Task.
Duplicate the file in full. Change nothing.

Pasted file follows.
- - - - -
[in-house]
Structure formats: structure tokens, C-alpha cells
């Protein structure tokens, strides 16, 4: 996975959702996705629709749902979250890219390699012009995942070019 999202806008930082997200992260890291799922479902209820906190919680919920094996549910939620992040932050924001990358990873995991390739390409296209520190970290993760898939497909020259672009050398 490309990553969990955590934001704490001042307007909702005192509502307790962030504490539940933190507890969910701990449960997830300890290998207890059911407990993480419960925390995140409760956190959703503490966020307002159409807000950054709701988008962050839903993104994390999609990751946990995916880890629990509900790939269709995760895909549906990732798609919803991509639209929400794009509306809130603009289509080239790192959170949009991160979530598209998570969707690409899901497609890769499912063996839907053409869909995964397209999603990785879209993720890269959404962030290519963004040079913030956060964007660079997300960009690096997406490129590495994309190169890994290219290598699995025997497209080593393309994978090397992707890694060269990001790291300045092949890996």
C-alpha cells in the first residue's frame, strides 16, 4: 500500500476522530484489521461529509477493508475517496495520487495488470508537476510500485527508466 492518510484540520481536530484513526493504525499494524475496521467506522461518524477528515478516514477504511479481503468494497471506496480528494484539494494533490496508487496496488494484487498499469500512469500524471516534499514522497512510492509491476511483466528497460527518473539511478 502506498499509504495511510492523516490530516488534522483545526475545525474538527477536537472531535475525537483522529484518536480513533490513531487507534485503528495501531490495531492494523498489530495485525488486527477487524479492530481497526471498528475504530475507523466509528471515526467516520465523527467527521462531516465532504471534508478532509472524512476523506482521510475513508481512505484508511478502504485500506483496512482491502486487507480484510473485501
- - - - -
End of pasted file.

[in-house]
Structure formats: structure tokens, C-alpha cells
């Protein structure tokens, strides 16, 4: 996975959702996705629709749902979250890219390699012009995942070019 999202806008930082997200992260890291799922479902209820906190919680919920094996549910939620992040932050924001990358990873995991390739390409296209520190970290993760898939497909020259672009050398 490309990553969990955590934001704490001042307007909702005192509502307790962030504490539940933190507890969910701990449960997830300890290998207890059911407990993480419960925390995140409760956190959703503490966020307002159409807000950054709701988008962050839903993104994390999609990751946990995916880890629990509900790939269709995760895909549906990732798609919803991509639209929400794009509306809130603009289509080239790192959170949009991160979530598209998570969707690409899901497609890769499912063996839907053409869909995964397209999603990785879209993720890269959404962030290519963004040079913030956060964007660079997300960009690096997406490129590495994309190169890994290219290598699995025997497209080593393309994978090397992707890694060269990001790291300045092949890996």
C-alpha cells in the first residue's frame, strides 16, 4: 500500500476522530484489521461529509477493508475517496495520487495488470508537476510500485527508466 492518510484540520481536530484513526493504525499494524475496521467506522461518524477528515478516514477504511479481503468494497471506496480528494484539494494533490496508487496496488494484487498499469500512469500524471516534499514522497512510492509491476511483466528497460527518473539511478 502506498499509504495511510492523516490530516488534522483545526475545525474538527477536537472531535475525537483522529484518536480513533490513531487507534485503528495501531490495531492494523498489530495485525488486527477487524479492530481497526471498528475504530475507523466509528471515526467516520465523527467527521462531516465532504471534508478532509472524512476523506482521510475513508481512505484508511478502504485500506483496512482491502486487507480484510473485501